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Multiscale computational models can guide experimentation and targeted measurements for crop improvement

Research output: Contribution to Journal/MagazineJournal articlepeer-review

  • B. Benes
  • K. Guan
  • M. Lang
  • S.P. Long
  • J.P. Lynch
  • A. Marshall-Colón
  • B. Peng
  • J. Schnable
  • L.J. Sweetlove
  • M.J. Turk
<mark>Journal publication date</mark>1/07/2020
<mark>Journal</mark>The Plant Journal
Issue number1
Number of pages11
Pages (from-to)21-31
Publication StatusPublished
Early online date31/03/20
<mark>Original language</mark>English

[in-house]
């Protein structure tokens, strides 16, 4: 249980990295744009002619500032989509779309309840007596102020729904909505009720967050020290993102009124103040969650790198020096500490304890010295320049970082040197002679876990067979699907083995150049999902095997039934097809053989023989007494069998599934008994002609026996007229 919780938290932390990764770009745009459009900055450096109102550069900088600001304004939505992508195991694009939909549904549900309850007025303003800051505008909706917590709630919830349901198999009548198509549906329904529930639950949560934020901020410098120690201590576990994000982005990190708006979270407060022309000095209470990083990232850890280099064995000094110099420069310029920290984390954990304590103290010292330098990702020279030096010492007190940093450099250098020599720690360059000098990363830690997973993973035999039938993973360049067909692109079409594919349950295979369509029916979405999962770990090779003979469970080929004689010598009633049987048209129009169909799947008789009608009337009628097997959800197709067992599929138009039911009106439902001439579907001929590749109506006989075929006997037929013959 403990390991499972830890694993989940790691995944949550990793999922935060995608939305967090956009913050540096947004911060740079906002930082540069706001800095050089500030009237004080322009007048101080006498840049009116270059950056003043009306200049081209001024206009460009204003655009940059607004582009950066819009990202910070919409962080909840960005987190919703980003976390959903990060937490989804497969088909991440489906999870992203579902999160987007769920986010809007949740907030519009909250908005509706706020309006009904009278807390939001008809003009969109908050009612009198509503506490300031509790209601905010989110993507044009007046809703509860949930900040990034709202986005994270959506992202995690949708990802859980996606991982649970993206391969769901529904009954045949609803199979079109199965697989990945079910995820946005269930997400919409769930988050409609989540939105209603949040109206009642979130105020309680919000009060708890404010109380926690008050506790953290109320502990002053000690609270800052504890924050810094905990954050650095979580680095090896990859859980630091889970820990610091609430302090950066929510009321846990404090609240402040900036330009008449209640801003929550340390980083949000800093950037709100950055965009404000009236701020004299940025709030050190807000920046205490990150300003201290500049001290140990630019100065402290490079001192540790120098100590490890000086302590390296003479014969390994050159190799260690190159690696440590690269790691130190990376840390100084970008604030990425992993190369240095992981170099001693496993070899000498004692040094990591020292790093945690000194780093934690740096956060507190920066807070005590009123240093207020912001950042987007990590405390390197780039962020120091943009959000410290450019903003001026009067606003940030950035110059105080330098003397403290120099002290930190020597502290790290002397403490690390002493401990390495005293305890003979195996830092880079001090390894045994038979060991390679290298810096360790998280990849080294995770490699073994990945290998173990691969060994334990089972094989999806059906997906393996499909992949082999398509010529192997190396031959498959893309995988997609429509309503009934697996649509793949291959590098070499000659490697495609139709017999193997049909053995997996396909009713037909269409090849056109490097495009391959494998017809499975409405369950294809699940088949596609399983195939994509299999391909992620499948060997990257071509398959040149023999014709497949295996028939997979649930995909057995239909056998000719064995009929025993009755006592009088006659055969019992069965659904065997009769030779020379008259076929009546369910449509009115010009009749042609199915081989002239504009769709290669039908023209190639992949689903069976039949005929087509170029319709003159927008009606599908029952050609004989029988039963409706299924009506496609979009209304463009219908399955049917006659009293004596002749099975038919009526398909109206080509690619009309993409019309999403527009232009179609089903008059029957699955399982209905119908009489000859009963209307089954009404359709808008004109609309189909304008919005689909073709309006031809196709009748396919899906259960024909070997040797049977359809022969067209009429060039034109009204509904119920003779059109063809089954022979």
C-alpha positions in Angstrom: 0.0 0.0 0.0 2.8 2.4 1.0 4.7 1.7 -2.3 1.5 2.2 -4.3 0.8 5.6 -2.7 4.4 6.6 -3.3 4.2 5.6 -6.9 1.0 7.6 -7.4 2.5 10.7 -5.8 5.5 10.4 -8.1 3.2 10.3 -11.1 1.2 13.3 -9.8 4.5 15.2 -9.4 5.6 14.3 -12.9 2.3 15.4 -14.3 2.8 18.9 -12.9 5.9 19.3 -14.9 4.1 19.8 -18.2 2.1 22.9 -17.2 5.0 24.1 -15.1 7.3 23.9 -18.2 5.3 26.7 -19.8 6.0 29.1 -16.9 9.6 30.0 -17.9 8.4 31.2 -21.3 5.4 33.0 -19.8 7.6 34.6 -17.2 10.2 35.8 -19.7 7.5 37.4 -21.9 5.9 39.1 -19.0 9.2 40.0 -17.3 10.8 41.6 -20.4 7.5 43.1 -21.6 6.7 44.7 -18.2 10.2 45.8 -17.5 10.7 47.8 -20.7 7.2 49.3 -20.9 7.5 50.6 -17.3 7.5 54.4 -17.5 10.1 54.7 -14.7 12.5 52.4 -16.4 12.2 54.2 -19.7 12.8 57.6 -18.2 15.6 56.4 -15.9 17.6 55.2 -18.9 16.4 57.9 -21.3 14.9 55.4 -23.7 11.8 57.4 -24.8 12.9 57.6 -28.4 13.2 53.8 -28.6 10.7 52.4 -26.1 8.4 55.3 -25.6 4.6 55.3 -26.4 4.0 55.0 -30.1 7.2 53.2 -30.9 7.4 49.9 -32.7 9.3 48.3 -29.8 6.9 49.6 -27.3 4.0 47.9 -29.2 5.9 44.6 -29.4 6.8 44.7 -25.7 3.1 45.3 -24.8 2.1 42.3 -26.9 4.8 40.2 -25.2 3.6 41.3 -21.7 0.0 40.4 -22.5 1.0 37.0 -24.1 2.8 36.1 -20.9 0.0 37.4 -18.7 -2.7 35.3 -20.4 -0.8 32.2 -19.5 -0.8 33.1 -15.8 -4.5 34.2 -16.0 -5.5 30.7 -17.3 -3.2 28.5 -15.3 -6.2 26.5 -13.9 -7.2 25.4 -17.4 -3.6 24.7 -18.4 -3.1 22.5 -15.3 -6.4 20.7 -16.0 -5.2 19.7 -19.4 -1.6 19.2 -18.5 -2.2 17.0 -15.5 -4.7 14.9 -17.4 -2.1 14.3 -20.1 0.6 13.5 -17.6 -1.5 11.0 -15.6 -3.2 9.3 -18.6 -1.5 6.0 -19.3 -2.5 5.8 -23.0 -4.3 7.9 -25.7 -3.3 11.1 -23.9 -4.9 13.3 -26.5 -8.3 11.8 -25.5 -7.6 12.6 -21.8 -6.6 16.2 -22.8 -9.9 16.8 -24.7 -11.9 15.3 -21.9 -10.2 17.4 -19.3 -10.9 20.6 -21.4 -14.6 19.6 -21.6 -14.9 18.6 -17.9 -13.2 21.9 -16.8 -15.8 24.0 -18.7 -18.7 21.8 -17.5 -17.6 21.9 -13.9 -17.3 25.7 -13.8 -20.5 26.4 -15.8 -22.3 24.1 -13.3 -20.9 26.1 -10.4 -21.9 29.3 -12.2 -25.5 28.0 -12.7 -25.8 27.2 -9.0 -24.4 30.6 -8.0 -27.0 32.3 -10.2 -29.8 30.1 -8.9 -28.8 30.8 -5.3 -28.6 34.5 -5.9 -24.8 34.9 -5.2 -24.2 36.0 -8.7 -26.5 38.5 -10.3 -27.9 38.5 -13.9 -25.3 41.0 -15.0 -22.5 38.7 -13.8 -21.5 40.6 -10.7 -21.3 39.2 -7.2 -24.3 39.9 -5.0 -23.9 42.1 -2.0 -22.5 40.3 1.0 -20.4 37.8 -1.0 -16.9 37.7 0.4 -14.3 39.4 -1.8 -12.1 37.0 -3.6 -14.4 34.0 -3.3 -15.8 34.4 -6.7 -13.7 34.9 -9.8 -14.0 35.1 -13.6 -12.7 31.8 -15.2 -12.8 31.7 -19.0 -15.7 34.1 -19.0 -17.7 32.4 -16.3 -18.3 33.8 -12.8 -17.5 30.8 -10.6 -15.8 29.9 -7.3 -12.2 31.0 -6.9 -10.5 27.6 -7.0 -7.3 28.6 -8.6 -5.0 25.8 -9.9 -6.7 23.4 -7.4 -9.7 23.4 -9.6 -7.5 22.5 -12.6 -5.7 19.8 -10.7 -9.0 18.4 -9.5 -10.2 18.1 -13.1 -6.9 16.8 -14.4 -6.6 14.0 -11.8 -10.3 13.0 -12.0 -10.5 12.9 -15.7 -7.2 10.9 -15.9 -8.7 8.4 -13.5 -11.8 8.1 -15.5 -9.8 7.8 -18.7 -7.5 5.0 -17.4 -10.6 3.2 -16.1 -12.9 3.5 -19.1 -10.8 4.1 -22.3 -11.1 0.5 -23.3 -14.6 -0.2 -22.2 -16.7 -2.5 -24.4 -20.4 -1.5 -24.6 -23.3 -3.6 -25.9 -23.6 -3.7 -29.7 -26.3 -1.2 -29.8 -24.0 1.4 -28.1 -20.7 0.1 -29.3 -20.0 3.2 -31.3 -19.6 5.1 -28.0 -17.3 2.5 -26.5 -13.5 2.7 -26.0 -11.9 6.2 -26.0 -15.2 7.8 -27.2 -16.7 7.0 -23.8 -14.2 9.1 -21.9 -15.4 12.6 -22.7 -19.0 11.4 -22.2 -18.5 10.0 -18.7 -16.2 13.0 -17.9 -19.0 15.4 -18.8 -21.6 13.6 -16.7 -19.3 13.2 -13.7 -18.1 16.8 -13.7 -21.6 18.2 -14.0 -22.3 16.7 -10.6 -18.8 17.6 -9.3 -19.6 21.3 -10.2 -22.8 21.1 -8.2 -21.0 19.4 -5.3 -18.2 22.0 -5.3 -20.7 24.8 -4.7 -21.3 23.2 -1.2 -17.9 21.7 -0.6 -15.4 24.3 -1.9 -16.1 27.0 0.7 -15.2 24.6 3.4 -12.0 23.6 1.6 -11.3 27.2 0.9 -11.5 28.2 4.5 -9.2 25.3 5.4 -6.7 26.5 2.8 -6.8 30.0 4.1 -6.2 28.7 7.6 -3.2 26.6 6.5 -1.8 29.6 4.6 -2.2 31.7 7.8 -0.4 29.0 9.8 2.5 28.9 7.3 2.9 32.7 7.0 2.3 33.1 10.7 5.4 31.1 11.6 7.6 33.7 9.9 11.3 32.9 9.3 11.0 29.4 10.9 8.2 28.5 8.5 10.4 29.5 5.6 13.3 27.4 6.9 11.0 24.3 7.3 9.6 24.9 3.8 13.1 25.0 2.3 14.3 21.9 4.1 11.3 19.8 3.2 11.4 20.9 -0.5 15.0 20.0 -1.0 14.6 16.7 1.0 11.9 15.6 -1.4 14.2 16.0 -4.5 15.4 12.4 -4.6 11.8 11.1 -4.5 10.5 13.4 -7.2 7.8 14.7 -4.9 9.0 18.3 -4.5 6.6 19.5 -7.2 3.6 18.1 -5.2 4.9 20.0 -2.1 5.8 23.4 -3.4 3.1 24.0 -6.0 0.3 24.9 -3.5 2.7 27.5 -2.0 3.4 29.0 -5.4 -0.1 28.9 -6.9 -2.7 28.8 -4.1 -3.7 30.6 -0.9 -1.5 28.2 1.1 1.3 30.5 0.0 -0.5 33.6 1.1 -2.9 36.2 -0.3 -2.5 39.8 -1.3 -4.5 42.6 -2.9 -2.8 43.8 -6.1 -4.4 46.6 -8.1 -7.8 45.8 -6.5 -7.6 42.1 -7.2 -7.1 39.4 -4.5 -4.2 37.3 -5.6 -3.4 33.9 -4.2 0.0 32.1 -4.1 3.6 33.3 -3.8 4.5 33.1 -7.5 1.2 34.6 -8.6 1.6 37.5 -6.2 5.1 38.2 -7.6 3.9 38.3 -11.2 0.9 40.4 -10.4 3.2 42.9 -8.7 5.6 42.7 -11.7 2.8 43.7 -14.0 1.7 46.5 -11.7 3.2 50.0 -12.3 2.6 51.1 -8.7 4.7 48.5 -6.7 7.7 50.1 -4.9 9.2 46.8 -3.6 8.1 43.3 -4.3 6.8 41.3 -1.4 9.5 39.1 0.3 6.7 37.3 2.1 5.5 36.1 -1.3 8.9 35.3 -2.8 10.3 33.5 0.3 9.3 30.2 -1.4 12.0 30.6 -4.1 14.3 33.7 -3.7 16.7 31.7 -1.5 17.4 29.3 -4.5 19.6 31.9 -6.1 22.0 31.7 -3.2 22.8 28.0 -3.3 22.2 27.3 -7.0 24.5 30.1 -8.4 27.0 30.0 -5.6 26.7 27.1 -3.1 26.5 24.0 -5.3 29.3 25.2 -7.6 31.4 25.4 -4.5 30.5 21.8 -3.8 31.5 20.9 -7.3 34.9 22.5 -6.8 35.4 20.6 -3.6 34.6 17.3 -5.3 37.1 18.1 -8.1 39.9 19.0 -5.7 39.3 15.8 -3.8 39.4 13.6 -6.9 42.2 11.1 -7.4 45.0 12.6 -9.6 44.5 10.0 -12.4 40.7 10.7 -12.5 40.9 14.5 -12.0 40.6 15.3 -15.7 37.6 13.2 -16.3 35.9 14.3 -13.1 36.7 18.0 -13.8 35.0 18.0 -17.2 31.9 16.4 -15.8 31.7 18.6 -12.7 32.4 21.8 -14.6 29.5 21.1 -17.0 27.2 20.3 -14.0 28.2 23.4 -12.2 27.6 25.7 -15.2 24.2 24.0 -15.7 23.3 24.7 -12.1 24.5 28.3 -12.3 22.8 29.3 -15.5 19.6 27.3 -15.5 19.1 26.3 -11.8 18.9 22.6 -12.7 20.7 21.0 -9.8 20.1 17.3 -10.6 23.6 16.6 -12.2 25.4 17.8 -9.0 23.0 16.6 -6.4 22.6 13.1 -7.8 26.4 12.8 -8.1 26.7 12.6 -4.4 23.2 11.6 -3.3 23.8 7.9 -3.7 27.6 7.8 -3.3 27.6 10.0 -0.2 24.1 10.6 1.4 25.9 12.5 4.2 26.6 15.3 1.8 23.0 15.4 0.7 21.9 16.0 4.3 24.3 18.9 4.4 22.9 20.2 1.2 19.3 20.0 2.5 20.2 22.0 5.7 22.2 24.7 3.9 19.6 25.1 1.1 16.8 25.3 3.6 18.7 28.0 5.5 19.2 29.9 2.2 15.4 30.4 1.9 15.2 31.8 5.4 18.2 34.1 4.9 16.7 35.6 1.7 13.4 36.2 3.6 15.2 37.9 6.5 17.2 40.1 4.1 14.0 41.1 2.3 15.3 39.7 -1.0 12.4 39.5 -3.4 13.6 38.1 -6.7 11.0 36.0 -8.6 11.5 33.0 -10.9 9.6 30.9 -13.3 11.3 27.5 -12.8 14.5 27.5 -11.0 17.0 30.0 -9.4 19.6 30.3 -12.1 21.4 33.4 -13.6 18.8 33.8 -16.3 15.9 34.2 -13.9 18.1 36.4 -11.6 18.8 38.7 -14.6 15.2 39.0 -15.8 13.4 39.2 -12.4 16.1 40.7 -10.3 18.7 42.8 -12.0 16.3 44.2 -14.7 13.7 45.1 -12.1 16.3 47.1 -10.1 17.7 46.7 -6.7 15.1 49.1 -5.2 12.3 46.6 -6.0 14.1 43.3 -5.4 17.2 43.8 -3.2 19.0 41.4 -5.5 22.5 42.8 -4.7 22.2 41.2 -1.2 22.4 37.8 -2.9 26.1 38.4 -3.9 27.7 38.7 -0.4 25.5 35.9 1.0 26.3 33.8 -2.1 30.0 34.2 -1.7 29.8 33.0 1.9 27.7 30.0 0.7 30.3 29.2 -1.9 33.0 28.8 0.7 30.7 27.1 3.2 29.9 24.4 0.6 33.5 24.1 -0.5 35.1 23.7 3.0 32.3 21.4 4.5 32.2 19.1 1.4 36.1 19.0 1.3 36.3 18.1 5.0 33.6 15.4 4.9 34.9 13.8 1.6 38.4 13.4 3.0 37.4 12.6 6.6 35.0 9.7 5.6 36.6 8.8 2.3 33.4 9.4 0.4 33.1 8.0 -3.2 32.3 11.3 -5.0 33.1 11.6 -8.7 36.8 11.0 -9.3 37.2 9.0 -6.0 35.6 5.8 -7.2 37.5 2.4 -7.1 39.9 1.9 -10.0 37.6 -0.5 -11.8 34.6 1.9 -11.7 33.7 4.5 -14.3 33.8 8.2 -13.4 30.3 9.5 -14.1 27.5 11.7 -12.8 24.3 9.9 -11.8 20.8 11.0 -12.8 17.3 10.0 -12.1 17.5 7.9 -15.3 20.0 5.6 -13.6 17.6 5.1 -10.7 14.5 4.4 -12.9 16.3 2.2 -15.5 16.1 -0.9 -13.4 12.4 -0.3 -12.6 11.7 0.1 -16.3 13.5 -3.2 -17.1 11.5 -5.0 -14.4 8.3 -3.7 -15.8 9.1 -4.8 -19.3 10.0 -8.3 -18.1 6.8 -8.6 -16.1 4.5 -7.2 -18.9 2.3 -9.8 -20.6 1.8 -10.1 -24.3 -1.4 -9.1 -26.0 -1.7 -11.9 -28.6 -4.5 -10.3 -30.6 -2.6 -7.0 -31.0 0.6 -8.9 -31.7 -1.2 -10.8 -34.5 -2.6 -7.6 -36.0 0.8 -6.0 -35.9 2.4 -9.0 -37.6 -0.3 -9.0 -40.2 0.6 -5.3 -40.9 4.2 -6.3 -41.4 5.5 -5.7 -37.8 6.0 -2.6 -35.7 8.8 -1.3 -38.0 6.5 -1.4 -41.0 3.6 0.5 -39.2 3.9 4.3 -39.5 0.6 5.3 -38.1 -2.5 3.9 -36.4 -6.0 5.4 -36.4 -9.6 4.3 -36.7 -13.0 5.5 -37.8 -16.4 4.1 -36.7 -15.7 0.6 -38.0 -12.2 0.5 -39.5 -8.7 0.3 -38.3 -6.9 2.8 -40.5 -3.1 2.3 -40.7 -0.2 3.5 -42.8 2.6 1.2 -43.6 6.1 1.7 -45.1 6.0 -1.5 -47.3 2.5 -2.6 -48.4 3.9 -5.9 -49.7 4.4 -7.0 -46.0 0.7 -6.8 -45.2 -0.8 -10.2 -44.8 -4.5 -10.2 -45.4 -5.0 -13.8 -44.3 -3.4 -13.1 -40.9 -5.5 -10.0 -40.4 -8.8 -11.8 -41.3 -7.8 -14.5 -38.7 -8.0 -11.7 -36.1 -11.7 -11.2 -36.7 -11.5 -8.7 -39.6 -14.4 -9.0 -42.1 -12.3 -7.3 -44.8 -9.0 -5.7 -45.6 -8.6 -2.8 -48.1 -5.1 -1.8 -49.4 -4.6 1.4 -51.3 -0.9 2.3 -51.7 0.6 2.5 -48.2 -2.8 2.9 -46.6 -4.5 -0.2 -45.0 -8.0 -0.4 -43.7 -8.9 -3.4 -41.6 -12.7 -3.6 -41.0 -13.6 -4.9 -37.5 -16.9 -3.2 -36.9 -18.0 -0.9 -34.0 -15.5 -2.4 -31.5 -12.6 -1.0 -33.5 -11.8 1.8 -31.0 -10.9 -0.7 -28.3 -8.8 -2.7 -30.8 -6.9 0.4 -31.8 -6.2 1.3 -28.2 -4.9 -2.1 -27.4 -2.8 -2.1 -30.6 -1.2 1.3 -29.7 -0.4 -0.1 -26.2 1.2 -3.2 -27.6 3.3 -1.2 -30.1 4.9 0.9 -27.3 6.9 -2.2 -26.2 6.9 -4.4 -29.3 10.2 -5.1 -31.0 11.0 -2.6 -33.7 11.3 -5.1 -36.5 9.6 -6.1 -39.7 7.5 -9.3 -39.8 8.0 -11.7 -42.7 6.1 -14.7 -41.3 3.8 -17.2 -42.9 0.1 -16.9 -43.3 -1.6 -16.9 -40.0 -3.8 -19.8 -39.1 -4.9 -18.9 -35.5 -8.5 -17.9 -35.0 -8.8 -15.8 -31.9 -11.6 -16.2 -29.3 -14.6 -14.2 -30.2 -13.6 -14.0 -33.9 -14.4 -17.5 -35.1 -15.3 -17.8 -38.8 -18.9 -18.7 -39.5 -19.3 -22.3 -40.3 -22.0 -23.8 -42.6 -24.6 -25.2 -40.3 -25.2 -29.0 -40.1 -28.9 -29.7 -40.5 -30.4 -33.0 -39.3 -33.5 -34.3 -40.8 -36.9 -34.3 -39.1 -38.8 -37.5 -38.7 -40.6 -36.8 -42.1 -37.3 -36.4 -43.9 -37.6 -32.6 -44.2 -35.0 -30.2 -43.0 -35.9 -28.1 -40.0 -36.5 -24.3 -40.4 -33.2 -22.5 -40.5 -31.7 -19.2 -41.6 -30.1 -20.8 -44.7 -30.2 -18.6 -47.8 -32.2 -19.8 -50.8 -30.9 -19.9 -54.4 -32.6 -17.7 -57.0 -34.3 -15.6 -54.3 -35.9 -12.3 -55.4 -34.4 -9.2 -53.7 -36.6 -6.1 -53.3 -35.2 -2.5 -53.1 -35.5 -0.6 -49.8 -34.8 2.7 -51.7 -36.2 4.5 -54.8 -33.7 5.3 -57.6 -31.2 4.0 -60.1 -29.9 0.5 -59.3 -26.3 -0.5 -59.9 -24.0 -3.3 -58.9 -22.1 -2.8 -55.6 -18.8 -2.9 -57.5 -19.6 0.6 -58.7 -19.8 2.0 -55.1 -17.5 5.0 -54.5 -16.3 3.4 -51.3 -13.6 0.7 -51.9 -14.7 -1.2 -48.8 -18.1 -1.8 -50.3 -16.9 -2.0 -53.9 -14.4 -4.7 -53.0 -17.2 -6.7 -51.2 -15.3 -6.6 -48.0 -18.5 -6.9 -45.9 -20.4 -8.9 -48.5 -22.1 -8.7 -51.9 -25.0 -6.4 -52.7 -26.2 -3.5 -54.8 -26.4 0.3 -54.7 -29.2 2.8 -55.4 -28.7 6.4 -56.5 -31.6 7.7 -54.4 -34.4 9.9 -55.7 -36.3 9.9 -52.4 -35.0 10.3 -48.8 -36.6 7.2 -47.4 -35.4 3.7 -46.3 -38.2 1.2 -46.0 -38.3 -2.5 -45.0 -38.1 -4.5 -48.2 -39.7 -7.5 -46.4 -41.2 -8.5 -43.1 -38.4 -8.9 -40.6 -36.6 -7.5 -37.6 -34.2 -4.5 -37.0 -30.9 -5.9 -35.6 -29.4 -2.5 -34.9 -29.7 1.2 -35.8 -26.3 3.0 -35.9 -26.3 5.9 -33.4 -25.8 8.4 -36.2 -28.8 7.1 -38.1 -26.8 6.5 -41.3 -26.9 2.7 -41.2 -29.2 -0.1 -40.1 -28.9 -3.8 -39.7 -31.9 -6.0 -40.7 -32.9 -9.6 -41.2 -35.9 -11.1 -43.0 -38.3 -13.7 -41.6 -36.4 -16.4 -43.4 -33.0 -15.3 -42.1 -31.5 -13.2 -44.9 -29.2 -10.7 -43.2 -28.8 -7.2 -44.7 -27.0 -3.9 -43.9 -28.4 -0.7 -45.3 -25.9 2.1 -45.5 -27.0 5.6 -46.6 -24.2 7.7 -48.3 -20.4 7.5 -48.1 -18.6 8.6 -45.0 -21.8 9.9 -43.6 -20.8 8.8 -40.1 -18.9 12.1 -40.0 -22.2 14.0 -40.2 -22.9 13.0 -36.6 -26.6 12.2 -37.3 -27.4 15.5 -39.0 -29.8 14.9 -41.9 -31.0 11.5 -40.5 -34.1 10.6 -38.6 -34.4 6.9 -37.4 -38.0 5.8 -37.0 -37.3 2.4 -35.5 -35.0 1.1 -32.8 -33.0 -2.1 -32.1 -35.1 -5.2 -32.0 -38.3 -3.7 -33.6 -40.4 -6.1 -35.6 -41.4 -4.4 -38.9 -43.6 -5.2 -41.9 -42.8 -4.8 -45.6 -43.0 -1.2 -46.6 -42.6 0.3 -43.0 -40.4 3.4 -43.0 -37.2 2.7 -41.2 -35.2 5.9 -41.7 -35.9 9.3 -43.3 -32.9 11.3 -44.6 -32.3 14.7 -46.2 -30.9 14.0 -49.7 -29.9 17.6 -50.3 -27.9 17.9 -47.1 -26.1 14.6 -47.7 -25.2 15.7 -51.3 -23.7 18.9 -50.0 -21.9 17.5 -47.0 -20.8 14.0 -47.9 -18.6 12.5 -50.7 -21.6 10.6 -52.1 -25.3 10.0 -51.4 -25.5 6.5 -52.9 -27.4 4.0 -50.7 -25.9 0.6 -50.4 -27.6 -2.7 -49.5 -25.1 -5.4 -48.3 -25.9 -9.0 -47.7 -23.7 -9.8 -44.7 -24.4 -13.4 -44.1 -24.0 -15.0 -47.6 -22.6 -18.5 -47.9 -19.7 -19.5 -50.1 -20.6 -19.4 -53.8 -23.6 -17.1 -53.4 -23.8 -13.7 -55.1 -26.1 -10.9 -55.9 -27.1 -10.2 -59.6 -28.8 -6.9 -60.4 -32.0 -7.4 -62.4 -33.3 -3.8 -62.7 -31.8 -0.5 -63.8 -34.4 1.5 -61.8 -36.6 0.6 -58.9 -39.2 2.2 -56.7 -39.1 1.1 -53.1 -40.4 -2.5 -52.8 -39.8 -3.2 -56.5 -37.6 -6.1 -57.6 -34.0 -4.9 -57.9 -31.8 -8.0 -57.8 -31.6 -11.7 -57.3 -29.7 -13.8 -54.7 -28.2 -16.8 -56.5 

Computational models of plants have identified gaps in our understanding of biological systems, and have revealed ways to optimize cellular processes or organ-level architecture to increase productivity. Thus, computational models are learning tools that help direct experimentation and measurements. Models are simplifications of complex systems, and often simulate specific processes at single scales (e.g. temporal, spatial, organizational, etc.). Consequently, single-scale models are unable to capture the critical cross-scale interactions that result in emergent properties of the system. In this perspective article, we contend that to accurately predict how a plant will respond in an untested environment, it is necessary to integrate mathematical models across biological scales. Computationally mimicking the flow of biological information from the genome to the phenome is an important step in discovering new experimental strategies to improve crops. A key challenge is to connect models across biological, temporal and computational (e.g. CPU versus GPU) scales, and then to visualize and interpret integrated model outputs. We address this challenge by describing the efforts of the international Crops in silico consortium.